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The preoccupation of youth in our culture has left a whole generation either forgotten or invisible.

In the last 80 years or so, sex was never talked about openly, much less homosexuality. People grew up in an era where marriage was the only socially and practically viable option, despite knowing that they were lesbian or gay.

It was an era of different roles and expectations. A time of bias towards heterosexuality when identifying as a LGB or T was perceived on a scale from deviant to abhorrent, or they were simply rendered out of sight.

Staying ‘hidden’ may have, of course, been voluntary in addition to being imposed – forced in to living a lie and enduring painful brushes with bigotry, when homosexuality was considered both a crime and mental illness.

It is no wonder many older LGBT people are both resilient and survivors. They have earned their right to respect and advocacy, a proud and uncomplaining peer group. But what about today?

Older people are all too often assumed to have no gender or seen as sexless. A class ignored by society. The mere existence of elderly non-heterosexuals is rarely, if ever acknowledged by the media, a taboo subject in mainstream culture.

For some, age has brought more burden, for others it has brought increased freedom and happiness. The most common reaction, in a generation accustomed to being in the closet, is a retreat back to the shelter that was necessary for most of their lives.

In the UK alone there are over one million people who identify as being lesbian, gay, bisexual and transgender. An increasing population who are becoming more and more unprotected.

A major barrier is the lack of research. As the 2010 Equality and Human Rights Commission report Don’t Look Back states: “Older LGB people have been overlooked in health and social care legislation, policy, research, guidance and practice, which assume service users are heterosexual.”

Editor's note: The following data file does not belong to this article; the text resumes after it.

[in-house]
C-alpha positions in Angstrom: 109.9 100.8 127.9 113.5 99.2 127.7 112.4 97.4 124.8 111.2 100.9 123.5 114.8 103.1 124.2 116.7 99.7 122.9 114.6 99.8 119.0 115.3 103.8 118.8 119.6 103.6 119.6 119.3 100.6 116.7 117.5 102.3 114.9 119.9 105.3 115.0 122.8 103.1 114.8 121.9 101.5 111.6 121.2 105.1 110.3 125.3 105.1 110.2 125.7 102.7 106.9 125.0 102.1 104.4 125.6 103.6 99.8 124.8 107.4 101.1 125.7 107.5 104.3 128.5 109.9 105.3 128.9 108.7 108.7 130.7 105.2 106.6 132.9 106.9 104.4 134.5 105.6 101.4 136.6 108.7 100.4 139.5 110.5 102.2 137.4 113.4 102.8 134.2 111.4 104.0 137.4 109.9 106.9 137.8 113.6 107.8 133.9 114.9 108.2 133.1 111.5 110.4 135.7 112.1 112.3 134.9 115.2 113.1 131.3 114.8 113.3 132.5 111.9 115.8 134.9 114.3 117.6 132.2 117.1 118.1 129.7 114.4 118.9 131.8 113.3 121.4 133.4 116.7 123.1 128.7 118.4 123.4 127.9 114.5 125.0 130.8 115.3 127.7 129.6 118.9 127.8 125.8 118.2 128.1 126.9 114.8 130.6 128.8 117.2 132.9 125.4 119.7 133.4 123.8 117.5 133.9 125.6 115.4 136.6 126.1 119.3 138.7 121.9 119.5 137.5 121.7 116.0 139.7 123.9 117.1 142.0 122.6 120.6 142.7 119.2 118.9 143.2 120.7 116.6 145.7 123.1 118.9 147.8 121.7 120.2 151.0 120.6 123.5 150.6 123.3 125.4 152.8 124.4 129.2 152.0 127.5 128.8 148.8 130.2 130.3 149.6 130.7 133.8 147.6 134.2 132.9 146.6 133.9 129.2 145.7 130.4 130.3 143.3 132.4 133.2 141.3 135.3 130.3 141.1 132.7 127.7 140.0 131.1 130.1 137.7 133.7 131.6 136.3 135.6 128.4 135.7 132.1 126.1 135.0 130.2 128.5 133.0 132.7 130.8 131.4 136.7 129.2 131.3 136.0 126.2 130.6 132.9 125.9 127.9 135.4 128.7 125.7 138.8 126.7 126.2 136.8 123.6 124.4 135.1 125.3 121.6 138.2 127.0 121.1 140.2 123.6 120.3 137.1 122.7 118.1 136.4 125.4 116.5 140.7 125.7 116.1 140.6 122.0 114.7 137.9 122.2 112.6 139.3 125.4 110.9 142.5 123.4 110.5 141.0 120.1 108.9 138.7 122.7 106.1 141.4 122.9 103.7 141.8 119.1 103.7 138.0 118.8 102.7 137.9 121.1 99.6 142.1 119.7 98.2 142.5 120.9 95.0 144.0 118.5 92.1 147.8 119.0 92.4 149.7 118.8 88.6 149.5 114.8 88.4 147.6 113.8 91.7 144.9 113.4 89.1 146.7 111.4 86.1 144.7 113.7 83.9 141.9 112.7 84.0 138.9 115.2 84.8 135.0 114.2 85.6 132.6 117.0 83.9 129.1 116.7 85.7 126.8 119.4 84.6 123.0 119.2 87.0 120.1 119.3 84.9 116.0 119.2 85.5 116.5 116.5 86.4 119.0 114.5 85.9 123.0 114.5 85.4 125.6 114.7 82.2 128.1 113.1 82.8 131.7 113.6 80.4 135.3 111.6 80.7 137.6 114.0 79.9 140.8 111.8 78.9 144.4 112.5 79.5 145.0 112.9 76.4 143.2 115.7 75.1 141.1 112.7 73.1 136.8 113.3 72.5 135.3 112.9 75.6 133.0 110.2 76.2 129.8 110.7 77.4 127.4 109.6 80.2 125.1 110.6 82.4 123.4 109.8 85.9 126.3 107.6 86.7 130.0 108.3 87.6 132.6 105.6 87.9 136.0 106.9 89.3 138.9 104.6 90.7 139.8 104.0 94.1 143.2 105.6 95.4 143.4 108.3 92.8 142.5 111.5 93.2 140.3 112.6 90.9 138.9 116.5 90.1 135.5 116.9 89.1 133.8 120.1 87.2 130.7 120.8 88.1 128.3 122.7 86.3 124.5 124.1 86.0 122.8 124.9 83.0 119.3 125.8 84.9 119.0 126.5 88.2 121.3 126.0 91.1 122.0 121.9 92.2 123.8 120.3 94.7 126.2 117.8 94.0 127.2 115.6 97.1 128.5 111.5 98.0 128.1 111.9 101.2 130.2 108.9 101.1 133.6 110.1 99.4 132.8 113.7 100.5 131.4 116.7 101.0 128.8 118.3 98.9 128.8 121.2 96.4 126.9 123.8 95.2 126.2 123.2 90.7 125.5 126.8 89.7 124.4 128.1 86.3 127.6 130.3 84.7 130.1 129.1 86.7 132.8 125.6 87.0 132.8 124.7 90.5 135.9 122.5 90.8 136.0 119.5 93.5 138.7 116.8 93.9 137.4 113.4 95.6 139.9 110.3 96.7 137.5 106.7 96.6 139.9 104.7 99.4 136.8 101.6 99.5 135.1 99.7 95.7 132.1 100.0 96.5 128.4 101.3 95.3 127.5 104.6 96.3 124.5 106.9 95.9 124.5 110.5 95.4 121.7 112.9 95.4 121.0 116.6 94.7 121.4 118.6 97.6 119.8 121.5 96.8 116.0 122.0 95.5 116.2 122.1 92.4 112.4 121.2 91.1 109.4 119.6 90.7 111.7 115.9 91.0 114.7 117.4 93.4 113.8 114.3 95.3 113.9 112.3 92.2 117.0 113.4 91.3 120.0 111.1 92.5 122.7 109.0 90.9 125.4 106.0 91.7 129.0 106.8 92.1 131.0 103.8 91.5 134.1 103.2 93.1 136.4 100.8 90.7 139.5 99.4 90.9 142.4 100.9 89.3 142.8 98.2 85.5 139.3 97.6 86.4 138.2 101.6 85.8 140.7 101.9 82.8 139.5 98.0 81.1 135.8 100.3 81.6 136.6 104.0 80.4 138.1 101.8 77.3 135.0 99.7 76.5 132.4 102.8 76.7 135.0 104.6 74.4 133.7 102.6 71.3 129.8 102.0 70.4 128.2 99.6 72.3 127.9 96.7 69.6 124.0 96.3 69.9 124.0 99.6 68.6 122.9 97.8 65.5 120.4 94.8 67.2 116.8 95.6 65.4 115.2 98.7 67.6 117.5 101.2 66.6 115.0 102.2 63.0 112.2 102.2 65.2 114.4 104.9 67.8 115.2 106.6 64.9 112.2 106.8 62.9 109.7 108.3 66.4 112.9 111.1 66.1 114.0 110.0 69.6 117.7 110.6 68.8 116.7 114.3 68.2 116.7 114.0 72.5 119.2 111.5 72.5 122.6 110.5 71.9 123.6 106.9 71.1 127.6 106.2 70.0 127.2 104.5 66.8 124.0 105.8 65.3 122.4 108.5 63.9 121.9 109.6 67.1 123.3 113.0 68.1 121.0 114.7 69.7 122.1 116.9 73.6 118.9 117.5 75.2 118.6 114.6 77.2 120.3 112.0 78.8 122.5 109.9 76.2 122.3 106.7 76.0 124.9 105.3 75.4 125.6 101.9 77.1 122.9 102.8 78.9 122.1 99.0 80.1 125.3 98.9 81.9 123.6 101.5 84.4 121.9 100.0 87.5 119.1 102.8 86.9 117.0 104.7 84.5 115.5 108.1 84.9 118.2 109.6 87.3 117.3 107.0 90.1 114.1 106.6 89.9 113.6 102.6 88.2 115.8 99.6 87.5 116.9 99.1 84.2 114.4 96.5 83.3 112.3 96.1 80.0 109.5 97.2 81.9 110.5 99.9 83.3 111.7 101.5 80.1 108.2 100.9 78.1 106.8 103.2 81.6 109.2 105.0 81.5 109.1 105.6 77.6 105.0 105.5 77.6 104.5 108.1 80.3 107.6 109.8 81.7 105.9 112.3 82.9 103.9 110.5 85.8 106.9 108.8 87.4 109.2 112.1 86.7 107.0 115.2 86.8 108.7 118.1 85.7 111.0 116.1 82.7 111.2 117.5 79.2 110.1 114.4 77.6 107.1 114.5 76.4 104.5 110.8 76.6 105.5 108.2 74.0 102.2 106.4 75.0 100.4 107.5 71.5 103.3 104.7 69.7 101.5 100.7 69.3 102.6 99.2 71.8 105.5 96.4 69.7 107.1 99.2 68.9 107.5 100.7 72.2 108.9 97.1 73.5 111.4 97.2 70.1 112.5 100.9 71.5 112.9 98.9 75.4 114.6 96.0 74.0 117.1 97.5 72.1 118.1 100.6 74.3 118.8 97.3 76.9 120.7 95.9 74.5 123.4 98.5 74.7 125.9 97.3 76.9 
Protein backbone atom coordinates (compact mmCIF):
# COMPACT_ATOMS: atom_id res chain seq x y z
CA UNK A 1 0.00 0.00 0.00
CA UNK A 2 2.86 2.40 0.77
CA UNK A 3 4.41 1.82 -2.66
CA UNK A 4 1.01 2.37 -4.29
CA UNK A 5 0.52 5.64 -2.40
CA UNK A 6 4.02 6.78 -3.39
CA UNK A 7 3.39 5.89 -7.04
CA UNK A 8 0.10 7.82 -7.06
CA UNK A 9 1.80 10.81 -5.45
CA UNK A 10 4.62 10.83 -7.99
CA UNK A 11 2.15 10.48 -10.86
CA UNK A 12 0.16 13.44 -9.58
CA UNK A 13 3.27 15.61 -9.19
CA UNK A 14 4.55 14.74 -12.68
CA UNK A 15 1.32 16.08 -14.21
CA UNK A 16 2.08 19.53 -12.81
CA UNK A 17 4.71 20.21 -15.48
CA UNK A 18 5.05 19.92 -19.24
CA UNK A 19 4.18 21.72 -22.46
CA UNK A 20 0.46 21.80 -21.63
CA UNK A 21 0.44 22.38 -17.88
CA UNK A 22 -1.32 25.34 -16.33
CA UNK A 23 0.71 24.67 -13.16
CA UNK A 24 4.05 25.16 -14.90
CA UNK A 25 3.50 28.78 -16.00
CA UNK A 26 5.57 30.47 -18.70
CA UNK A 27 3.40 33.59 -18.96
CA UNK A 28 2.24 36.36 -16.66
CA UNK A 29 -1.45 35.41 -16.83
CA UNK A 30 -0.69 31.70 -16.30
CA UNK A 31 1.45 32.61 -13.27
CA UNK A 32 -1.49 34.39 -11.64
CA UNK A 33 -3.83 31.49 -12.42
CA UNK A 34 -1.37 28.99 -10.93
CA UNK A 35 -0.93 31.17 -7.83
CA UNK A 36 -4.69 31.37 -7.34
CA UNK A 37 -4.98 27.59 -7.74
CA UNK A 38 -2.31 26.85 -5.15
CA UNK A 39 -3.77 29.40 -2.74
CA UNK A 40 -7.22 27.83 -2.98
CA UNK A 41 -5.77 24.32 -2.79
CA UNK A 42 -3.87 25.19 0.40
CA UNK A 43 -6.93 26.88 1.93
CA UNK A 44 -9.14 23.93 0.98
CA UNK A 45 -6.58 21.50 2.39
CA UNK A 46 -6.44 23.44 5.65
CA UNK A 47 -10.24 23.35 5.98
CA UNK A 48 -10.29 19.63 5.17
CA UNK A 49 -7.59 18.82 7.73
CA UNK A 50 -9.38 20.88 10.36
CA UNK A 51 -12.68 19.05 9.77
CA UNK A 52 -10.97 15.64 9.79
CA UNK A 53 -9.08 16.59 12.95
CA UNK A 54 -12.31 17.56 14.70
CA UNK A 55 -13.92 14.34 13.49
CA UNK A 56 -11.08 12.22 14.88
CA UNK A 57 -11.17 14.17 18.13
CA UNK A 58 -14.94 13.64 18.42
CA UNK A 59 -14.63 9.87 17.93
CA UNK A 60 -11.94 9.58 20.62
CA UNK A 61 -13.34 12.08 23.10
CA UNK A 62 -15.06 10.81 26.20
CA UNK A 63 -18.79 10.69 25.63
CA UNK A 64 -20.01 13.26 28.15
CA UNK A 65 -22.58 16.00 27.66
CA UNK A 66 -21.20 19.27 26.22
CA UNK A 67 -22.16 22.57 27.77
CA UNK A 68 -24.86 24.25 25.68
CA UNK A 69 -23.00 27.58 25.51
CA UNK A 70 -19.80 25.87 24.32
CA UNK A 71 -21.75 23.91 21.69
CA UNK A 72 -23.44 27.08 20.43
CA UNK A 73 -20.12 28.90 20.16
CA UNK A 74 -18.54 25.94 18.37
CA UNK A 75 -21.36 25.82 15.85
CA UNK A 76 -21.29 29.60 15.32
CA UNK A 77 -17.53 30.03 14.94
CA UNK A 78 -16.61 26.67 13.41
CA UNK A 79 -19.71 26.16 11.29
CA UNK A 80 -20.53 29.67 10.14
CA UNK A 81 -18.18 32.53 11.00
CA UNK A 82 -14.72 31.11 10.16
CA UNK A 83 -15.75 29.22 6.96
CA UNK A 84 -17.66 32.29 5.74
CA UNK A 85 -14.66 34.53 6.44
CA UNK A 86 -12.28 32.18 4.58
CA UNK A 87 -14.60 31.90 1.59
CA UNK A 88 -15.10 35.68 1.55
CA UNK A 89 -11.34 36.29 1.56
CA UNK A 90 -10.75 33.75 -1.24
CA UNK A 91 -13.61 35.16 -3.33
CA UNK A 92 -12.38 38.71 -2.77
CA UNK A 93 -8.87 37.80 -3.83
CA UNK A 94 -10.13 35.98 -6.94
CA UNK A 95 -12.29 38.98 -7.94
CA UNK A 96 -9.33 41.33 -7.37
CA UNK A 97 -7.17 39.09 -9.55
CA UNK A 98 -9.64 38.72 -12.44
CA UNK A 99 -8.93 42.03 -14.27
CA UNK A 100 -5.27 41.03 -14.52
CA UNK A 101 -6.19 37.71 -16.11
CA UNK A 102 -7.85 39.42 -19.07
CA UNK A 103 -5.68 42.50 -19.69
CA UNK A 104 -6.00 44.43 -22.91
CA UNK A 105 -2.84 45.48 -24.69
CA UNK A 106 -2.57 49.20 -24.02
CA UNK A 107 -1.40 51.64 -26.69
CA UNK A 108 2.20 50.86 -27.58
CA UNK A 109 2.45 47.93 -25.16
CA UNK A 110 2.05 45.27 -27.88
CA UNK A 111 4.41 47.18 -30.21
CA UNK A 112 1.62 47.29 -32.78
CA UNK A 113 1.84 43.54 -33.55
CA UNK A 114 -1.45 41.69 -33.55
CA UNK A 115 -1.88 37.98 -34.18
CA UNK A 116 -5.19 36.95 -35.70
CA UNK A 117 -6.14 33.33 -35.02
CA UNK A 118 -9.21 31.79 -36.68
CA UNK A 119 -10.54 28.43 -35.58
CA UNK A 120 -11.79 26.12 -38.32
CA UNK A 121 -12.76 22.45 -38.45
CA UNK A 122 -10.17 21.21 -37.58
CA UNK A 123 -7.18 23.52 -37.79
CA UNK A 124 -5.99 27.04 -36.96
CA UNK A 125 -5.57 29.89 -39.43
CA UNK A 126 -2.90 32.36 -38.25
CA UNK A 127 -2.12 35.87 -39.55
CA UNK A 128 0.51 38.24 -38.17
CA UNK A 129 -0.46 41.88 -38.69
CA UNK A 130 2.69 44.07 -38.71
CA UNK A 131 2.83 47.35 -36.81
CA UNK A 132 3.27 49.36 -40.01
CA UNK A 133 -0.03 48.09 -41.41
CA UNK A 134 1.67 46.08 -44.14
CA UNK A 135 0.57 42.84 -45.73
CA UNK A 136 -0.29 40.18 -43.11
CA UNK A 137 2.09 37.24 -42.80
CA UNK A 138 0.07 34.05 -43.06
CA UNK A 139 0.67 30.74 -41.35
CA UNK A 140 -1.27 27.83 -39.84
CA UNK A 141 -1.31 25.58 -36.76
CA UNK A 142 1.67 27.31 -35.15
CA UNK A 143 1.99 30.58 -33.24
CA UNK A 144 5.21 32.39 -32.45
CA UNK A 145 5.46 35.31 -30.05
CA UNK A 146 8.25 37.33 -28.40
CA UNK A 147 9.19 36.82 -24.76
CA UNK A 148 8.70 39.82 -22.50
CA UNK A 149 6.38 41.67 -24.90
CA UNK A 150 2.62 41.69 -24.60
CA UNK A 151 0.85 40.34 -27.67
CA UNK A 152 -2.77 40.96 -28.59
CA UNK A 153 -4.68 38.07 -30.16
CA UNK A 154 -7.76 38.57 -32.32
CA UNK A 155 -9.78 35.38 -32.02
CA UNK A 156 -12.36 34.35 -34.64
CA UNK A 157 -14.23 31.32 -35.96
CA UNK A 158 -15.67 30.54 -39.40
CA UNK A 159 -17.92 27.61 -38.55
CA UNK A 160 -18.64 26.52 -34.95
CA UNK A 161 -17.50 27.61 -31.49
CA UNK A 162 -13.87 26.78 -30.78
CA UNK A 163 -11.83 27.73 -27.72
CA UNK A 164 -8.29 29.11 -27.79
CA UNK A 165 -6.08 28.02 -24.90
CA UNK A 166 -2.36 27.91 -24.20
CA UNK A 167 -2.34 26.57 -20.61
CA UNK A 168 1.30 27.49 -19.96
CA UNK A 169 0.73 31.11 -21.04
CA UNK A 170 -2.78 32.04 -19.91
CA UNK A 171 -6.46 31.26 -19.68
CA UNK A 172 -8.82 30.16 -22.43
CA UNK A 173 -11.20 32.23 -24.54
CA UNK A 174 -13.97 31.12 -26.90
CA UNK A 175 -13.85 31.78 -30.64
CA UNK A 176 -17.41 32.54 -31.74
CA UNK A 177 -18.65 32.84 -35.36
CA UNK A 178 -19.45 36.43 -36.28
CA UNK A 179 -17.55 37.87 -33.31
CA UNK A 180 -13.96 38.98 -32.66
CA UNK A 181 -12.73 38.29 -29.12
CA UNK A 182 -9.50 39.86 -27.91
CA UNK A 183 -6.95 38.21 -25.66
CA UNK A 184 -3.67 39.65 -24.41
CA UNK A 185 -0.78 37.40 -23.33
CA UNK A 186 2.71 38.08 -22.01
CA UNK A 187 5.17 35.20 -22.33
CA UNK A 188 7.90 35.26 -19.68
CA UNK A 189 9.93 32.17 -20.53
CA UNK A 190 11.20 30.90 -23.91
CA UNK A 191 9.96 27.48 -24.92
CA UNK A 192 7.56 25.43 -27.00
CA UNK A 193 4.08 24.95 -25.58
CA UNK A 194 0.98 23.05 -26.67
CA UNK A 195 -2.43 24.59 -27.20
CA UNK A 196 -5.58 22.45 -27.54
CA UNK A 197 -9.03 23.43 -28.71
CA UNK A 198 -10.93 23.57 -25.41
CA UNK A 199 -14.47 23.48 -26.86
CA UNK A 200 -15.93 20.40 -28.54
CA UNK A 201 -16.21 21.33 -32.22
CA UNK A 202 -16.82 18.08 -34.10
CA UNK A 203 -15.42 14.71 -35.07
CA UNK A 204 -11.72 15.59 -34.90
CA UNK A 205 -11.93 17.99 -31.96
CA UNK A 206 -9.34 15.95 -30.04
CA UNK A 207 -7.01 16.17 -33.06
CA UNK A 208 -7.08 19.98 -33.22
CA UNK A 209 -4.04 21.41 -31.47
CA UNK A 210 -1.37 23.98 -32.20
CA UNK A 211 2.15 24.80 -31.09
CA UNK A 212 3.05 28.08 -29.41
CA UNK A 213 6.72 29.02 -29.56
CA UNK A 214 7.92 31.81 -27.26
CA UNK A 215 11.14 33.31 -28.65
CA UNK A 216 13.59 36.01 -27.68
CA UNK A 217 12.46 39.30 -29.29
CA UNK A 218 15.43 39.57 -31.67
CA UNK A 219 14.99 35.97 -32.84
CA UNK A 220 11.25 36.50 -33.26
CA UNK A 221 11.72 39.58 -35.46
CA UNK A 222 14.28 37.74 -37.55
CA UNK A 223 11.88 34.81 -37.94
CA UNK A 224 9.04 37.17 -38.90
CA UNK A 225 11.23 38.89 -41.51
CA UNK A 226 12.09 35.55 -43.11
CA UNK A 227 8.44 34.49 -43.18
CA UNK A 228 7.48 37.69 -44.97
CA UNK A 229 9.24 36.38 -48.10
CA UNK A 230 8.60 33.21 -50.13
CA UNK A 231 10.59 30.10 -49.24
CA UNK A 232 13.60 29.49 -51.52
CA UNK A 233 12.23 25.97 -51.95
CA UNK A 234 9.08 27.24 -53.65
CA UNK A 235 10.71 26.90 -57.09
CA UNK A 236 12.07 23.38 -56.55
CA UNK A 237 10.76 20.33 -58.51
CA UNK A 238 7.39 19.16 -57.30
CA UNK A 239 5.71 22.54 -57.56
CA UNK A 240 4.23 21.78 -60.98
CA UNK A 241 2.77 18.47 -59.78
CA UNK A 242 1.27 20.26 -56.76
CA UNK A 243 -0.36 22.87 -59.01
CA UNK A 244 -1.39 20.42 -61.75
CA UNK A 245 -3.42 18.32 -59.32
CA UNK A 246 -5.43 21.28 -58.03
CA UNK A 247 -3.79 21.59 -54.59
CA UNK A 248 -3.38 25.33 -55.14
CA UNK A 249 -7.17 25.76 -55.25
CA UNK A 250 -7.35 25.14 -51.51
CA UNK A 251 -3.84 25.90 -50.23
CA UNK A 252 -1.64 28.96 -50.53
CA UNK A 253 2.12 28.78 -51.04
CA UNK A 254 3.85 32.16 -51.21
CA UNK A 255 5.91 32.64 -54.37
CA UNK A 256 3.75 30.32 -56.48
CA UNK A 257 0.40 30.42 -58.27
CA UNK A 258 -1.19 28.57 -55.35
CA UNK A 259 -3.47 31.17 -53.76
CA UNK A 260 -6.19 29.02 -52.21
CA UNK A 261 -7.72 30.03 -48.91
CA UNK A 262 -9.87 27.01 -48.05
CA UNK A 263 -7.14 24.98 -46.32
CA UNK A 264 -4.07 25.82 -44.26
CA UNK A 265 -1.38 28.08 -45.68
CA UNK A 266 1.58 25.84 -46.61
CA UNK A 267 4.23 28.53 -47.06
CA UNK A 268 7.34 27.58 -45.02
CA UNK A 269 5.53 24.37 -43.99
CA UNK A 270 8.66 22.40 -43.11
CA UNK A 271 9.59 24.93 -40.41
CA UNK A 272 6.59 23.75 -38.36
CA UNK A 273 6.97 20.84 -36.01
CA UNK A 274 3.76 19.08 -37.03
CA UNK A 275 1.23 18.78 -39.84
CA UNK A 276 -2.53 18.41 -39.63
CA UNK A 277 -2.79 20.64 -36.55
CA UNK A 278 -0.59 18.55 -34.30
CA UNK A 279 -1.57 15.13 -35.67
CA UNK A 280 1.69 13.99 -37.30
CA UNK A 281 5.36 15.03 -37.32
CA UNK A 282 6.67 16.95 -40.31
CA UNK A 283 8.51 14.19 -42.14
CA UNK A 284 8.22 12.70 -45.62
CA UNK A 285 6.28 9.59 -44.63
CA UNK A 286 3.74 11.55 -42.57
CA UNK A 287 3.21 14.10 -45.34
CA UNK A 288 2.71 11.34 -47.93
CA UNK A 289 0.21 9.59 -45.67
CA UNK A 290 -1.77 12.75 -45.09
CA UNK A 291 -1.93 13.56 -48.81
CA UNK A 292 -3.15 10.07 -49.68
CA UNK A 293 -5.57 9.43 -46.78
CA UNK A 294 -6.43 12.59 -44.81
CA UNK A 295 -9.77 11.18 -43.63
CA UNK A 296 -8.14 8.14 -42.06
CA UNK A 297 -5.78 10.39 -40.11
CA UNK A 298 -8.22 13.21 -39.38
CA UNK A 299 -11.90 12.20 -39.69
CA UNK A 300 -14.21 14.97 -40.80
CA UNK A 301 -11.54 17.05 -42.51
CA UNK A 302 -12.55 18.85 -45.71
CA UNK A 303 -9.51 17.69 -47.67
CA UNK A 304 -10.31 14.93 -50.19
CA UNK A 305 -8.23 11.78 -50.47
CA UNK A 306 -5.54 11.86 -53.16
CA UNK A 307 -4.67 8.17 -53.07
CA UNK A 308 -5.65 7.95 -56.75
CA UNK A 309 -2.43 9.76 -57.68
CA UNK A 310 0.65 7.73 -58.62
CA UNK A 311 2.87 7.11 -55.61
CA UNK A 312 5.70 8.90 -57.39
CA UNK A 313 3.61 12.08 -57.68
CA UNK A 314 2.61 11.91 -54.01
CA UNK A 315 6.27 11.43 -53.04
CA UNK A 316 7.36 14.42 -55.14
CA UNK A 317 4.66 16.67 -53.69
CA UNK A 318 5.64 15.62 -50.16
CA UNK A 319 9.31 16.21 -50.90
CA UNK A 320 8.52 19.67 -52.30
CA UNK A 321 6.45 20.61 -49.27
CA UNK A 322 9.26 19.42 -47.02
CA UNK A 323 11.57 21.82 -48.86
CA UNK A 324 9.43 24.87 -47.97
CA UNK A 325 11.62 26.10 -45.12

And a pioneering study by Stonewall in 2011 confirmed our worst fears – countless pensioners feel unable to be open about their sexual orientation. The implication is that they don’t receive the care and support that they so desperately need.

Miss Blake, 84, explained to me: “I went in to a care home where I confided to my carer that I was a lesbian. From that moment on, I was ostracised by the others living there and felt like a social pariah.

“Every time I went to bed I prayed that I would never wake-up.”

Thankfully she has moved homes and is now settled but this is not a solitary case. Ageism and homophobia are alive and well and it hurts.

The elderly are often depressed and lonely especially within minority groups. Loneliness can be fatal – it is a fact.

There is a need to educate care providers so that we all receive the same level of care and support. It seems that those who are not visible will be treated as if they don’t exist.

For further information:
Opening Doors London

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